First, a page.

Whilst a friend of mine managed to download and burn a copy onto DVD for me, sadly the official site is no longer live. However, as always, someone has uploaded the full movie to YouTube, so you can go and watch it here.

As I have already ‘cast’ Ed Spengler and Neil Anderson in my previous post, it’s not necessary to do this again, although Neil now sports a hairstyle similar to Crooked Dice’s Paranormal Exterminator A (Venkman) and no longer has a goatee, so this figure can be used as is.

Paranormal Exterminators

For the new addition to the crew, Pavel Karnov, we need to decapitate one of the existing Paranormal Exterminators (your choice) and add the bearded Travelling Tweedy head from the pack of the same name, also from Crooked Dice.

Travelling Tweedy heads

For Klaus Konstantin, I have found the perfect figure, from Black Hat’s Mutants & Masterminds range:

MM101E – civilian 10 1

This is MM101E Civilian 10, available direct from their website for £2.50, who is not only wearing the correct dishevelled outfit, but also has the slightly crazed expression of this character.

For the ‘campfire’ ghost at the beginning of the movie, we have this:

This is 77369 Shadow from Reaper Miniatures ‘Bones’ range, available for $2.99. It also comes in metal as 03027 Spectre for $4.99, but as ghosts are supposed to be transparent, I’d go for the purple one…

The two ghosts haunting the cinema proved a little more tricky, and the closest I could find was this:

DC Heroclix War of Light #001 Orange Lantern Construct

This is the Orange Lantern Construct from the DC Heroclix War of Light subset, available from Blue Rat Games (amongst other places) for £0.99. Whilst it may have more arms than is strictly necessary and is wearing a domino mask (no idea why), this is not a deal-breaker for me, as the extraneous arms can be trimmed off and a quick wipe with nail-polish remover will take the painted on mask right off.

Finally, during the finale, Denver is invaded by what the female reporter in the movie calls “ghost dragon-things”, which are essentially spectral dragon-worms. I had almost given up on finding suitable proxies for these, but whilst browsing Reaper’s ‘Bones’ range, I came across this:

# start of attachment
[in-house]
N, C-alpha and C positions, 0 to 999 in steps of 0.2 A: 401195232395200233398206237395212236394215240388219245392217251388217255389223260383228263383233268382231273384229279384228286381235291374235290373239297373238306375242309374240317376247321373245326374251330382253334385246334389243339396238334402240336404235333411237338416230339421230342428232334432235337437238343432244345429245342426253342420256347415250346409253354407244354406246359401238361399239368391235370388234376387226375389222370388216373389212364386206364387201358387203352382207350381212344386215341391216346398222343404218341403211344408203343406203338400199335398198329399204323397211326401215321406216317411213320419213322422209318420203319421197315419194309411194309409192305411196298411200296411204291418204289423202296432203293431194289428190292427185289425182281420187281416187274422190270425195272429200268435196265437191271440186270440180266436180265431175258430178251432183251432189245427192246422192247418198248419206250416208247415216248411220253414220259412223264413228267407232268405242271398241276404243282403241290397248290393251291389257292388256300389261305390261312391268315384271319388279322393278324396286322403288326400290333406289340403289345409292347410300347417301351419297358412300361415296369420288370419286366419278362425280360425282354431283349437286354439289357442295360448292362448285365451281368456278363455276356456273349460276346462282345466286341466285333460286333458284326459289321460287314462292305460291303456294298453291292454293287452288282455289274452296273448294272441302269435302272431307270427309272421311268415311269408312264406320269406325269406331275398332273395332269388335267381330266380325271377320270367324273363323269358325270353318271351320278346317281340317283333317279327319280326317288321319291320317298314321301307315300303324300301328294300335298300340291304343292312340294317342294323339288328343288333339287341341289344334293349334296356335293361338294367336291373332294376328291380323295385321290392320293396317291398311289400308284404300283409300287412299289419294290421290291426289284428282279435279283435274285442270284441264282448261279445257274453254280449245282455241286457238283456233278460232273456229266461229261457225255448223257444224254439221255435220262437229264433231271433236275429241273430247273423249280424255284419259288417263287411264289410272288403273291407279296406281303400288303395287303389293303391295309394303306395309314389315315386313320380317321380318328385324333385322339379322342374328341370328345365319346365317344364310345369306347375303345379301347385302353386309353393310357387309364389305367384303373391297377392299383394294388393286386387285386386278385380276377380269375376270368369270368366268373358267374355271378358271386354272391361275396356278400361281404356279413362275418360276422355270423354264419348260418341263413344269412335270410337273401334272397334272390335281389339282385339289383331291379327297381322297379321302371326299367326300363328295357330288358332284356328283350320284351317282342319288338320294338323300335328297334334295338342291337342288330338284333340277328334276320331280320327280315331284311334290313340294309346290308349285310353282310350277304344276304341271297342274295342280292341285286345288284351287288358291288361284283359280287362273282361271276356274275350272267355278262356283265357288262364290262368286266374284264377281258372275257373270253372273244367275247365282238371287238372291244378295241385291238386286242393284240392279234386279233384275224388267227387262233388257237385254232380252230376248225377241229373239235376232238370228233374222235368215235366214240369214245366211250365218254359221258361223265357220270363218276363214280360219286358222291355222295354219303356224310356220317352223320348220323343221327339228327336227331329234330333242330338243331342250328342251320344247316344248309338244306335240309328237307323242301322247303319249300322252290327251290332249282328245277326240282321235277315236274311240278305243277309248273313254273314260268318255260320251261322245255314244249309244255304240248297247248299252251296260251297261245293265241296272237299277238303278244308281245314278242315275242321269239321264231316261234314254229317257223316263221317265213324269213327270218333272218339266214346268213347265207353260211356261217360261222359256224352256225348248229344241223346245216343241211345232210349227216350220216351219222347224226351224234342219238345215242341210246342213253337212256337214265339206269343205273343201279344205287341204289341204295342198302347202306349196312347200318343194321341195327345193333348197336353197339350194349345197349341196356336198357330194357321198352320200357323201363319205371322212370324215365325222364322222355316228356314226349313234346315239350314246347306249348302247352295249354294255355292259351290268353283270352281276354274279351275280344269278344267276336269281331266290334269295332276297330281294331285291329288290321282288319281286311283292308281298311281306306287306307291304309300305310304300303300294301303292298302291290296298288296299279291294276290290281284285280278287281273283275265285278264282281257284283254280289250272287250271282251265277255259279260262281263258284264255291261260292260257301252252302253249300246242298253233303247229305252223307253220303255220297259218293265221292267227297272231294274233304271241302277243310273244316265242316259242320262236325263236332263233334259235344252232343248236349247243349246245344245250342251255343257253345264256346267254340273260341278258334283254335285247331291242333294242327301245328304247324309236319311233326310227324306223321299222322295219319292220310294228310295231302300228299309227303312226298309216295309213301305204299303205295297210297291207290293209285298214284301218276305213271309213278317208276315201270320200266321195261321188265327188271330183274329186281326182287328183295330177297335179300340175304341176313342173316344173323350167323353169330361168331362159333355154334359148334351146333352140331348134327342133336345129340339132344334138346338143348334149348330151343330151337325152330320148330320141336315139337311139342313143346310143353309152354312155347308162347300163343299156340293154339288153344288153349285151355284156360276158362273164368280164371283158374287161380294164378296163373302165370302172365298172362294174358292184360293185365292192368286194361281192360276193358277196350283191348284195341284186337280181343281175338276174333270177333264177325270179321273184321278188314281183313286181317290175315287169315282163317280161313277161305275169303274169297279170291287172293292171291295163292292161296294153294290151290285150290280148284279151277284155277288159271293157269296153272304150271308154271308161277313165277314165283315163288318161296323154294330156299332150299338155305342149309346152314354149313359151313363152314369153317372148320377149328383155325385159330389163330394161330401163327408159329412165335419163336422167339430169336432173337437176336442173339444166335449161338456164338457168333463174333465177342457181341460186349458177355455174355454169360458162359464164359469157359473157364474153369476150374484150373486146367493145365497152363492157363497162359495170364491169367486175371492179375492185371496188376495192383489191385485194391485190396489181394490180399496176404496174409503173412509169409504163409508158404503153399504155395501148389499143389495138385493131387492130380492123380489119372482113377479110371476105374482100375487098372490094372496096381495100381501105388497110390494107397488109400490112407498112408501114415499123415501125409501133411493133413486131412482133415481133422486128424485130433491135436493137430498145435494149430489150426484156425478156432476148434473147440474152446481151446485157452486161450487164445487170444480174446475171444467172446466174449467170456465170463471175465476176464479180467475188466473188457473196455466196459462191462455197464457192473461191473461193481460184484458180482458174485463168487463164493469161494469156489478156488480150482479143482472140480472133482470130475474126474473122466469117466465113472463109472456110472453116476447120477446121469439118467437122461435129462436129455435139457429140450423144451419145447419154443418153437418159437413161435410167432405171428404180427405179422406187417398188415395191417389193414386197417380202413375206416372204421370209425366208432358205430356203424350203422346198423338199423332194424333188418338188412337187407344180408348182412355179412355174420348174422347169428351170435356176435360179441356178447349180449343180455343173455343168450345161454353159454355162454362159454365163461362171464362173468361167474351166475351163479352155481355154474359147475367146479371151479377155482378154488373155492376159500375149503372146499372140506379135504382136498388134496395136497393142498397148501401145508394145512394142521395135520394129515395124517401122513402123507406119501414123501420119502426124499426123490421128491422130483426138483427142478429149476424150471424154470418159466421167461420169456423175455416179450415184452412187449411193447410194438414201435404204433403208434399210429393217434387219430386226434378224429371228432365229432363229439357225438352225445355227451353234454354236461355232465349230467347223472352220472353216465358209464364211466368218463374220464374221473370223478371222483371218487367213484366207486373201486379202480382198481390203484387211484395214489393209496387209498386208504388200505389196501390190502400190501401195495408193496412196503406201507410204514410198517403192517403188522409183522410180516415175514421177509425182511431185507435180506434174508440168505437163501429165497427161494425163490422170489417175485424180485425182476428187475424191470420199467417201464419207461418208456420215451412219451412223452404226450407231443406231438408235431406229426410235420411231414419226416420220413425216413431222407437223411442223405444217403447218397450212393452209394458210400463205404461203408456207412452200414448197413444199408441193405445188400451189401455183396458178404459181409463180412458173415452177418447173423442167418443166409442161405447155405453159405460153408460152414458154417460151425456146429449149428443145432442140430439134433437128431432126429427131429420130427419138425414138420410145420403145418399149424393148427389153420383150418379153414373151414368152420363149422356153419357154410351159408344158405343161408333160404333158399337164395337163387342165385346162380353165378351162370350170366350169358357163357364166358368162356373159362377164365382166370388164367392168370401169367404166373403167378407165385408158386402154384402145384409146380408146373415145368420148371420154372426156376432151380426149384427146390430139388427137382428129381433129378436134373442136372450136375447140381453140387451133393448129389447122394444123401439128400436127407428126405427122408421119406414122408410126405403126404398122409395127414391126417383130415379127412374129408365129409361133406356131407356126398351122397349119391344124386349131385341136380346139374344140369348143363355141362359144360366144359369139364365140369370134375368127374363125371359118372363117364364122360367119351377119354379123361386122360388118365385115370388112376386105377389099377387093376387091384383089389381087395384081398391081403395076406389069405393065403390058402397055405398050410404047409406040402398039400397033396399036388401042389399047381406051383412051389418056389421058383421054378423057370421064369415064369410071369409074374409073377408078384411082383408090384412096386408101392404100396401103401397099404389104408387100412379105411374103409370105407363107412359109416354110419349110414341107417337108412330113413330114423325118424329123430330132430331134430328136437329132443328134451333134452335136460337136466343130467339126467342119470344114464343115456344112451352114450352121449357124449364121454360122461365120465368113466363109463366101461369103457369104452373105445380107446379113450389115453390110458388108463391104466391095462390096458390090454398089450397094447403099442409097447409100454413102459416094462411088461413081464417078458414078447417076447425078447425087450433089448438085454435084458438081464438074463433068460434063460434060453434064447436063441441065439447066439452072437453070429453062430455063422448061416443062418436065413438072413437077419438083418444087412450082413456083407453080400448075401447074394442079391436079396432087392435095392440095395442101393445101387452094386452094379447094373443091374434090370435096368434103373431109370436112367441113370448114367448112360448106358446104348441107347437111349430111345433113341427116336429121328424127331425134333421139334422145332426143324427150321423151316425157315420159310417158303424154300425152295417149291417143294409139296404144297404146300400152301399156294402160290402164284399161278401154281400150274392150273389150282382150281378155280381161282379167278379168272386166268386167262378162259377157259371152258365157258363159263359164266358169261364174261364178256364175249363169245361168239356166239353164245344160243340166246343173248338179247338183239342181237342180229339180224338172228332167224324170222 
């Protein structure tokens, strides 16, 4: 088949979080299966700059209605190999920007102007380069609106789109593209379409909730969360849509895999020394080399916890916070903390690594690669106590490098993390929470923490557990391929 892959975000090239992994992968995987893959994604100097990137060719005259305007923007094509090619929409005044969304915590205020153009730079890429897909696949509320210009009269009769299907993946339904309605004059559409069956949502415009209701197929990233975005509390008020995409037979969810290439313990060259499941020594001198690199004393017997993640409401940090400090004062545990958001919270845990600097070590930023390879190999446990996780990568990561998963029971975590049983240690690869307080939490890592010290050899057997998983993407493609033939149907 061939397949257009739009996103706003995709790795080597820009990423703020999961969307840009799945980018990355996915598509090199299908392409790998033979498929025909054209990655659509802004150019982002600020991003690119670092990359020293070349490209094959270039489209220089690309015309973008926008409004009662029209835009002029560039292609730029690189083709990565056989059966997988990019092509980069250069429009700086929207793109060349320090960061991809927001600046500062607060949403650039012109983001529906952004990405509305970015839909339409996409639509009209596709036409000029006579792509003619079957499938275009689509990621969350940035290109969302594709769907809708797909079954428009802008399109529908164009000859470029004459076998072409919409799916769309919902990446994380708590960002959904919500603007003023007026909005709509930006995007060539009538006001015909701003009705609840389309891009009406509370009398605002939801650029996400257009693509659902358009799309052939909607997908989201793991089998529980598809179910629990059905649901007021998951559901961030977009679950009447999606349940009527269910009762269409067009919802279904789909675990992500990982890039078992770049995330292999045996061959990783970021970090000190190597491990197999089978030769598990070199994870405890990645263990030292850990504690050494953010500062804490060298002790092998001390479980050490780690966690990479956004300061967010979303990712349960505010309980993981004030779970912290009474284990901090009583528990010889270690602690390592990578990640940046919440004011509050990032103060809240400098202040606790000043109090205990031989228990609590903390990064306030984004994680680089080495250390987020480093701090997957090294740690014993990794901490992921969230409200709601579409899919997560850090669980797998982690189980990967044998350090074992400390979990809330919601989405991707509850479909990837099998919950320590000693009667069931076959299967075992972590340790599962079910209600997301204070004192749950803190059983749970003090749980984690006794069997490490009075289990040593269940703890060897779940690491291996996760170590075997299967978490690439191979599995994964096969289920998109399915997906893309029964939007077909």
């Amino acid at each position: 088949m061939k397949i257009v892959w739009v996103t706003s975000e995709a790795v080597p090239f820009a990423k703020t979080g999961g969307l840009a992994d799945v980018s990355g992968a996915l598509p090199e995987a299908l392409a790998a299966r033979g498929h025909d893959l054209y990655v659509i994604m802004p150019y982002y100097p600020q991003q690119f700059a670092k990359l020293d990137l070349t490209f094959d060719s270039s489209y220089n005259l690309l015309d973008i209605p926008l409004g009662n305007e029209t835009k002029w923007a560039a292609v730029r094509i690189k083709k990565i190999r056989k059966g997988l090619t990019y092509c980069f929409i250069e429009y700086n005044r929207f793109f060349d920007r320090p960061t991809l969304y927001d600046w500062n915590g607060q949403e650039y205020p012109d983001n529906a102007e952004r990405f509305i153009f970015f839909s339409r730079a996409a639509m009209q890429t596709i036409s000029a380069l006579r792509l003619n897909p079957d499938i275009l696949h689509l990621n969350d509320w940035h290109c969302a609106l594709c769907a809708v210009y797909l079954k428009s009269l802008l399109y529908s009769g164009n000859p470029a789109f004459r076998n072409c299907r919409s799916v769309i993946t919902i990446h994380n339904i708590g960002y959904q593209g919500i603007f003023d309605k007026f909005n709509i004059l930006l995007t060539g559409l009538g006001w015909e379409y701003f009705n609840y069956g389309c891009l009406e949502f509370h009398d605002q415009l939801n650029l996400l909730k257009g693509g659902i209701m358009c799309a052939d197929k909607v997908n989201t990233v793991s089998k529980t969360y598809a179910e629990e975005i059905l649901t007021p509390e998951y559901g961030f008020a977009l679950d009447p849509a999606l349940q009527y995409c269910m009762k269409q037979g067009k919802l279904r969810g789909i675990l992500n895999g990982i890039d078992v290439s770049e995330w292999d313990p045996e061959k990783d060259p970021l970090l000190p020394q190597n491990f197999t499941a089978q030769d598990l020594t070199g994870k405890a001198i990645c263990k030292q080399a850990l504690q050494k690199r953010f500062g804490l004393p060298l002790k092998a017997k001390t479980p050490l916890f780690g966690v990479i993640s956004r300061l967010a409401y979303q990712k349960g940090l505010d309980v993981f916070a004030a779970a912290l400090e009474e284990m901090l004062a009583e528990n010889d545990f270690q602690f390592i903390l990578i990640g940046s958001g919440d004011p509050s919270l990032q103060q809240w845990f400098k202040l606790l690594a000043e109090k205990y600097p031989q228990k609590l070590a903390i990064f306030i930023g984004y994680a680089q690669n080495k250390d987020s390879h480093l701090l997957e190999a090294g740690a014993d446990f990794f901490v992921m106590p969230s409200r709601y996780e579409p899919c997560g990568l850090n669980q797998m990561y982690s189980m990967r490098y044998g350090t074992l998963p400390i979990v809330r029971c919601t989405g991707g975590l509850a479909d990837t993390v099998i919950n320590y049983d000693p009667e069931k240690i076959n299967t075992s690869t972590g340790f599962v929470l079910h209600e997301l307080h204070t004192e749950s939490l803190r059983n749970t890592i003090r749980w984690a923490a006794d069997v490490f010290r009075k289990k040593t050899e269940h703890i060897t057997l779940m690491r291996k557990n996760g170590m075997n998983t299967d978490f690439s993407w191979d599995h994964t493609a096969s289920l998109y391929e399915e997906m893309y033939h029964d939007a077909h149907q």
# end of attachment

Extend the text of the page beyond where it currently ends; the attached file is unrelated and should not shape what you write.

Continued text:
This is the ‘Bones’ Hydra, available direct from their website for $19.99. As I am assuming that the heads are separate castings and you get five of them, you could mount four on suitable flying bases and still have a single-headed dragon!

That’s all for this instalment, but be sure to come back to see where the currently unstoppable juggernaut that is my Ghostbusters project takes me next. I think I can guarantee that you definitely won’t be expecting what’s coming next…

Beyond Ghostbusters – Part 5

The advent of YouTube in 2005 allowed anyone with access to a computer and some form of digital recording equipment to upload video content to the Internet. For amateur film-makers, this was a Godsend, as it allowed them to share the fruits of their labours with the World. It also meant that fans could create their own unique visions of their favourite television shows or movies. But just because you can do something, doesn’t necessarily mean that you should

As Ghostbusters proved to be both popular and enduring, the amount of fan-made content on YouTube is reasonably large. However, as with most fan-films, whilst you may love something (remembering that the word ‘fan’ is derived from ‘fanatic’), it doesn’t follow that your enthusiasm will match your talents, so the quality of the available content is…variable. I know, because I have taken it upon myself to watch it, just so you don’t have to. Consider it a public service.

So, having endured low-quality ‘special’ effects, wooden acting, stilted dialogue and vanity scripts, it’s always nice to find something of unexpected worth. Such was the case when I viewed Braxtan Films Freddy vs Ghostbusters, made in 2004.

As you’ve probably gathered from the title, this 34 minute short film features that razor-fingered antagonist of the Nightmare on Elm Street franchise, Freddy Krueger. However, whilst his name may feature in the title, this is, first and foremost, a Ghostbusters movie.

Set in Denver, we are introduced to Neil Anderson (J. Michael Weiss), who has been suffering from a recurring nightmare, where he is chased through his dreams by the aforementioned deep-fried nutjob, always managing to wake before he is caught. Help arrives in the form of Ed Spengler (Tim Johnson), an old friend and the nephew of Dr. Egon Spengler, who has been sent from New York to investigate a recent surge of Psychokinetic Energy. He is accompanied by his colleague, Eugene O’Fitzpatrick (Jason Cook).  The rest of the film follows very closely to the format of the original Ghostbusters movie, with the trio dealing with a poltergeist in a local bar, then effectively setting up as the Denver branch of the Ghostbusters, complete with a video montage and magazine covers.

When Freddy finally manages to escape from his ‘prison’ (which I’ll leave you to discover what this actually is), things take on a slightly darker tone, with various secondary characters being targeted by him, forcing a final confrontation with the Ghostbusters.

What could have essentially been a cheesy one-gag mini-movie is saved by a genuine love and respect for the franchises involved, some very good special effects and make-up, a director who knows what he’s doing and a script that is both engaging and funny. Whilst some of the secondary actors do suffer from one-dimensionality and stilted acting, both Weiss and Johnson bring their characters to life. And Bradley J. Roddy as Freddy Krueger appears to be channelling Robert Englund, as his characterisation is pretty much spot-on. The only slightly jarring note for me was the inclusion of a cameo by “Jared from Subway”, a joke that was lost on me, as this ad campaign was not shown in the UK.